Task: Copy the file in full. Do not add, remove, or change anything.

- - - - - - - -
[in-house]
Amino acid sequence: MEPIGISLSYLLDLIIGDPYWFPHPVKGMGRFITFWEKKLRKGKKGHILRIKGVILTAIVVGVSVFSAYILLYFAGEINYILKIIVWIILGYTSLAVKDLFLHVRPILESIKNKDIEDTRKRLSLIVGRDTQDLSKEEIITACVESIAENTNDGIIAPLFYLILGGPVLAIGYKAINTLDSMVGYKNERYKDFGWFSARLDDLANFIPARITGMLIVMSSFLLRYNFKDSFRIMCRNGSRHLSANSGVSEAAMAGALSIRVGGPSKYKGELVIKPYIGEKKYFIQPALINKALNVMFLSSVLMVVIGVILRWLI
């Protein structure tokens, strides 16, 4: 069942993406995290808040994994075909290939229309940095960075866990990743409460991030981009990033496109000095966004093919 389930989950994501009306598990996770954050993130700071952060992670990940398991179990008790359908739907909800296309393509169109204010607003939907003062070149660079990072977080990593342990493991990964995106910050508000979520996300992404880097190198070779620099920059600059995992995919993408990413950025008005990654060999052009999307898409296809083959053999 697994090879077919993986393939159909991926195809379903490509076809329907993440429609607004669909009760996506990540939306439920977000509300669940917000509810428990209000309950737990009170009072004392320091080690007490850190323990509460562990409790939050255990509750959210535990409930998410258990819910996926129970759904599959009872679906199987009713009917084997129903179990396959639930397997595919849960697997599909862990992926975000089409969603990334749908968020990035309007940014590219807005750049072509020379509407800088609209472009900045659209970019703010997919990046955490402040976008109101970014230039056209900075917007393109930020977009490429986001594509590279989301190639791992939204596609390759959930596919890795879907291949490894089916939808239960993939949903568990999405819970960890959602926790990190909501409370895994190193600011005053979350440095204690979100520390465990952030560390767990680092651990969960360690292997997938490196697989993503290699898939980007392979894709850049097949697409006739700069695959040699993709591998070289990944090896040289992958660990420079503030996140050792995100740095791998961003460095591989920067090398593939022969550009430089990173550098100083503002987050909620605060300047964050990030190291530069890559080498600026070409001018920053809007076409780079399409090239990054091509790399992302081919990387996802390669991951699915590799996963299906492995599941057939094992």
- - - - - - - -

[in-house]
Amino acid sequence: MEPIGISLSYLLDLIIGDPYWFPHPVKGMGRFITFWEKKLRKGKKGHILRIKGVILTAIVVGVSVFSAYILLYFAGEINYILKIIVWIILGYTSLAVKDLFLHVRPILESIKNKDIEDTRKRLSLIVGRDTQDLSKEEIITACVESIAENTNDGIIAPLFYLILGGPVLAIGYKAINTLDSMVGYKNERYKDFGWFSARLDDLANFIPARITGMLIVMSSFLLRYNFKDSFRIMCRNGSRHLSANSGVSEAAMAGALSIRVGGPSKYKGELVIKPYIGEKKYFIQPALINKALNVMFLSSVLMVVIGVILRWLI
């Protein structure tokens, strides 16, 4: 069942993406995290808040994994075909290939229309940095960075866990990743409460991030981009990033496109000095966004093919 389930989950994501009306598990996770954050993130700071952060992670990940398991179990008790359908739907909800296309393509169109204010607003939907003062070149660079990072977080990593342990493991990964995106910050508000979520996300992404880097190198070779620099920059600059995992995919993408990413950025008005990654060999052009999307898409296809083959053999 697994090879077919993986393939159909991926195809379903490509076809329907993440429609607004669909009760996506990540939306439920977000509300669940917000509810428990209000309950737990009170009072004392320091080690007490850190323990509460562990409790939050255990509750959210535990409930998410258990819910996926129970759904599959009872679906199987009713009917084997129903179990396959639930397997595919849960697997599909862990992926975000089409969603990334749908968020990035309007940014590219807005750049072509020379509407800088609209472009900045659209970019703010997919990046955490402040976008109101970014230039056209900075917007393109930020977009490429986001594509590279989301190639791992939204596609390759959930596919890795879907291949490894089916939808239960993939949903568990999405819970960890959602926790990190909501409370895994190193600011005053979350440095204690979100520390465990952030560390767990680092651990969960360690292997997938490196697989993503290699898939980007392979894709850049097949697409006739700069695959040699993709591998070289990944090896040289992958660990420079503030996140050792995100740095791998961003460095591989920067090398593939022969550009430089990173550098100083503002987050909620605060300047964050990030190291530069890559080498600026070409001018920053809007076409780079399409090239990054091509790399992302081919990387996802390669991951699915590799996963299906492995599941057939094992």